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Anti-government extremism on the rise in northern Netherlands: study

Anti-government extremism is on the rise in the north of the Netherlands, but the phenomenon has received little attention as approaches to radicalization have largely focused on jihadism. Researchers from the University of Groningen, Leonie De Jonghe, Peter Naninga and Fleur Valk, came to this conclusion in their study of extremism in the region. NRC report.

In this first region-specific study on extremism, researchers examined all extremist cases brought to the media and courts in the north of the Netherlands between 2014 and 2022. Since 2016, there have been about 10 incidents per year, and in 2021 he has a peak of 15 incidents. Since 2018, half of the annual incidents have been attributed to anti-government ideology. Naninga told the newspaper that extremism was still “a relatively minor phenomenon in the north”. “At the same time, we are seeing an upward trend.”

Researchers have found that more traditional forms of extremism – religious, left-wing and right-wing – are limited in the north. “In recent years, we’ve seen more and more cases related to anti-government sentiment in regional files,” Naninga said. Wind farms, asylum shelters, and nitrogen issues, in particular, lead to area-specific problems that are less common in Randstad. “The result is a broad anti-Randstad sentiment underpinned by strong feelings of social unrest.”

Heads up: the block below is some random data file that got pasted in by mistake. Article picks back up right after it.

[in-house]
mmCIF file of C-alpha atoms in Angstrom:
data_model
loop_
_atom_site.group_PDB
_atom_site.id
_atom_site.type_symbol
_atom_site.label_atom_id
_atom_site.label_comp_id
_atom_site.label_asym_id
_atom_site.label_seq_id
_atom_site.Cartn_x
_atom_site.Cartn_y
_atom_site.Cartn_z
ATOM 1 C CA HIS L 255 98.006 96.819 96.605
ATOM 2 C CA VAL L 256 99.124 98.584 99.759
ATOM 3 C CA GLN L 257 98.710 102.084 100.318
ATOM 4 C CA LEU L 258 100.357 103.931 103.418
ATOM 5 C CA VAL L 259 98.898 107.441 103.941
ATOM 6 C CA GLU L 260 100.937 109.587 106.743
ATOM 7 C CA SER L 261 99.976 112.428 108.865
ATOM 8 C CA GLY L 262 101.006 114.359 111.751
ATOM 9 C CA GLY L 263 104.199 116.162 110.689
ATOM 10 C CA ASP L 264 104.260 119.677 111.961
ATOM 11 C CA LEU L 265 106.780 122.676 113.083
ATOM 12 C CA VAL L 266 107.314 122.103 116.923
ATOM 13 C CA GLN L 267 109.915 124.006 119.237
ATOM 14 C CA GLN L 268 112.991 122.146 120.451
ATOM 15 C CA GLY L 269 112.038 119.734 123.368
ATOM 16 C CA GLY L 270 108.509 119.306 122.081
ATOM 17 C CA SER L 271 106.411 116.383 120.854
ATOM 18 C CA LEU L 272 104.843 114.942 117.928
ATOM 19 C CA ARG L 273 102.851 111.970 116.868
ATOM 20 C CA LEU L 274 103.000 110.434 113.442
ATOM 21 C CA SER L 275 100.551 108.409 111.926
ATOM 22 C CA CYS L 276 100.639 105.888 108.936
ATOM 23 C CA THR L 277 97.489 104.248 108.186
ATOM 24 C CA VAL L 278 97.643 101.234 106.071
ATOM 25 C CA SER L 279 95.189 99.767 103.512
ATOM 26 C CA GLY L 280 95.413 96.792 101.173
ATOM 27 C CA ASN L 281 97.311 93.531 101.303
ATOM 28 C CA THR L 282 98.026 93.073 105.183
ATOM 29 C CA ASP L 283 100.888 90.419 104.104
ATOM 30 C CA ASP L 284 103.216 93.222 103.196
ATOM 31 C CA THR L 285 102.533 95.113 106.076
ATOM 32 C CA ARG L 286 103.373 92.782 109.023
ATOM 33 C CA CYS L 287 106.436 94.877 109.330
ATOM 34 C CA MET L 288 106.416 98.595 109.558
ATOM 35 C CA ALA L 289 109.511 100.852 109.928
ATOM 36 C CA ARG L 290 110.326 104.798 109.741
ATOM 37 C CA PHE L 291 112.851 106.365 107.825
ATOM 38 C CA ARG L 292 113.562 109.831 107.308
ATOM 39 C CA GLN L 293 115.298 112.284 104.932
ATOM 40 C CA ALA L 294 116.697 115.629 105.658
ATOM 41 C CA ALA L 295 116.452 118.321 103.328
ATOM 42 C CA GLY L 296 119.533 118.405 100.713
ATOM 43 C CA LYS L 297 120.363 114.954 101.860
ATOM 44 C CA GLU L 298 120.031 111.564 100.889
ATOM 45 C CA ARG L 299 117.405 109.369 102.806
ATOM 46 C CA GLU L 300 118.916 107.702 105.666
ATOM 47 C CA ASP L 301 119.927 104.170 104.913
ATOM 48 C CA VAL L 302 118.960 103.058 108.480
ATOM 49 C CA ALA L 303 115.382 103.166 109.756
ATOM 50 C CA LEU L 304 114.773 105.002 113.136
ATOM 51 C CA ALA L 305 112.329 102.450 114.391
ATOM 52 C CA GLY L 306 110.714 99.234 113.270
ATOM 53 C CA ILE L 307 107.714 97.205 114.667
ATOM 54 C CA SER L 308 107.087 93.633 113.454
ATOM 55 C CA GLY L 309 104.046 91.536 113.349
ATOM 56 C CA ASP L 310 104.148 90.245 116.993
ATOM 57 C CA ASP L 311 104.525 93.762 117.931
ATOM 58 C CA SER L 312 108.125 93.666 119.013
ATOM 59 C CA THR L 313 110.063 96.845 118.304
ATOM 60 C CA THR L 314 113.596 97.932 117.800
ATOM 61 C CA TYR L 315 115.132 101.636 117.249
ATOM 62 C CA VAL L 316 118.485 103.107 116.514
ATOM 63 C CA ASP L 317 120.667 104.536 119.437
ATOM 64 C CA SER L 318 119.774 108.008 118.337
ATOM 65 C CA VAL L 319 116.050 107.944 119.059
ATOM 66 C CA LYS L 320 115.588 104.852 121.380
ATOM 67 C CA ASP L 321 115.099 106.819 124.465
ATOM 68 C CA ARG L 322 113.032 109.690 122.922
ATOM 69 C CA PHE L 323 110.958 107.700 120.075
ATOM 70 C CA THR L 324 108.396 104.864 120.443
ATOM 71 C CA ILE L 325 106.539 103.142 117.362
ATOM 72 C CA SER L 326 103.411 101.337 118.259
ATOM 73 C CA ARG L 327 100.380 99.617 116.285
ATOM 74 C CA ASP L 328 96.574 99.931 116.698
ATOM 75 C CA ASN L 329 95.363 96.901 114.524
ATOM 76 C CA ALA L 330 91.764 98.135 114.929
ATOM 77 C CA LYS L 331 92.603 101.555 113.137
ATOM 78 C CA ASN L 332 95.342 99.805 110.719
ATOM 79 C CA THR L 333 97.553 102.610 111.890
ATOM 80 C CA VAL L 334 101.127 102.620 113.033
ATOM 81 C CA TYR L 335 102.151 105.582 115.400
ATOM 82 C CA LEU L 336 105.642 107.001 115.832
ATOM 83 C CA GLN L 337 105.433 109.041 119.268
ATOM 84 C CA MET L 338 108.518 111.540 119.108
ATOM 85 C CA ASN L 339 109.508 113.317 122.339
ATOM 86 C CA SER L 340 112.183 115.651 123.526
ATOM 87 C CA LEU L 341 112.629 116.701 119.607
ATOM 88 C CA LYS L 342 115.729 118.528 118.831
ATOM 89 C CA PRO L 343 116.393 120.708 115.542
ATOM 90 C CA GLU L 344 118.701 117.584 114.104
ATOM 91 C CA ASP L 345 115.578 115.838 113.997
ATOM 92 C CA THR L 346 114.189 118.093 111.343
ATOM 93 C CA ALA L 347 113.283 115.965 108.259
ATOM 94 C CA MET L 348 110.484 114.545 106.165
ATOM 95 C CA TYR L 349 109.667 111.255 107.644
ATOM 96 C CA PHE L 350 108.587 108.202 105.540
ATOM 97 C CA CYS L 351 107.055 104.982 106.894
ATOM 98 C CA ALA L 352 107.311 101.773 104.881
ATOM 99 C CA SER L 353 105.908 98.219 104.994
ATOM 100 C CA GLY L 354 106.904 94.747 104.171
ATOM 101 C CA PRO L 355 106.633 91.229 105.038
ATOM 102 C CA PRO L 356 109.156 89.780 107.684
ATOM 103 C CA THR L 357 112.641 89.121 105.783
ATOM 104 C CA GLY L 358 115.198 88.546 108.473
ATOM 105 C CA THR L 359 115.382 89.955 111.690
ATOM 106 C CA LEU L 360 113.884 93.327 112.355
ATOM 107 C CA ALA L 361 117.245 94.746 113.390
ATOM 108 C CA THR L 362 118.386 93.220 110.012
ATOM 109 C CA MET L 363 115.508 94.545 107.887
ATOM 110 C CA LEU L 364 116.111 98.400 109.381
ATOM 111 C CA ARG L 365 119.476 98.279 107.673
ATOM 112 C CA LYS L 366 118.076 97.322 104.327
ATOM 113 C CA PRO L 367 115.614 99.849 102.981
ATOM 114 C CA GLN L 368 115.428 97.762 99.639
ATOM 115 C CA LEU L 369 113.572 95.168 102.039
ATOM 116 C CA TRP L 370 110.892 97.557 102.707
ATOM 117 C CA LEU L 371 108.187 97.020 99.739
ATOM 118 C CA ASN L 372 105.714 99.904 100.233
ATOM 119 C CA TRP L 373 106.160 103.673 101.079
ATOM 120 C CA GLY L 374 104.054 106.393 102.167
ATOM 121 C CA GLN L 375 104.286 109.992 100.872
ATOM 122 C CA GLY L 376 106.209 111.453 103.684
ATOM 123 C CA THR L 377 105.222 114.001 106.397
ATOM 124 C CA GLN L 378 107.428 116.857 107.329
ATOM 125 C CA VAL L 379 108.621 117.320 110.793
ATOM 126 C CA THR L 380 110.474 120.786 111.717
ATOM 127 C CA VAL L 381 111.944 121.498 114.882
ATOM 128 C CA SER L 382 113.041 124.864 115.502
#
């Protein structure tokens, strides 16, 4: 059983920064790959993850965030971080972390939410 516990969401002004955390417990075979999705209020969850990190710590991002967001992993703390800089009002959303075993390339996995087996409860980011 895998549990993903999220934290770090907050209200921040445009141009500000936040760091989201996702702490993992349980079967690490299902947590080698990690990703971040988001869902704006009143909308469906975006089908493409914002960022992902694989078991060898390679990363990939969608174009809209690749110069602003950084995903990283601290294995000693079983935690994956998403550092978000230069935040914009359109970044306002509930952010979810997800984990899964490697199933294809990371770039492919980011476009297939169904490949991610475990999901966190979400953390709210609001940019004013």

As a result, journalists sipped Molotov cocktails out of windows after criticizing opponents of coronavirus policies, the arrival of wind farms dumped asbestos in public areas, and farmers crashed tractors through the doors of the state capitol. Incidents such as protests occurred. nitrogen policy. Above all.

Anti-government and right-wing extremism has largely gone unnoticed and has become increasingly common in the north of the Netherlands in recent years, researchers say, as approaches to extremism and radicalization focus primarily on jihadism. Stated. “Anti-government sentiment and radical, far-right ideas are often not recognized or acknowledged as extremism,” De Jonge told the paper.

They fear that the north of the Netherlands will become a hotbed of anti-government sentiment. This is a problem because anti-government ideology is very difficult to get rid of once it takes root.

As long as the focus of an approach to extremism and radicalization remains on jihadism, that approach is not consistent with the phenomenon, De Jonghe said. “In short, we are more likely to see an Arabic-speaking bearded man as an extremist than a farmer hitting a rural door.” We urge you to adapt your approach to radicalization to suit the situation. Otherwise they will always fall behind.

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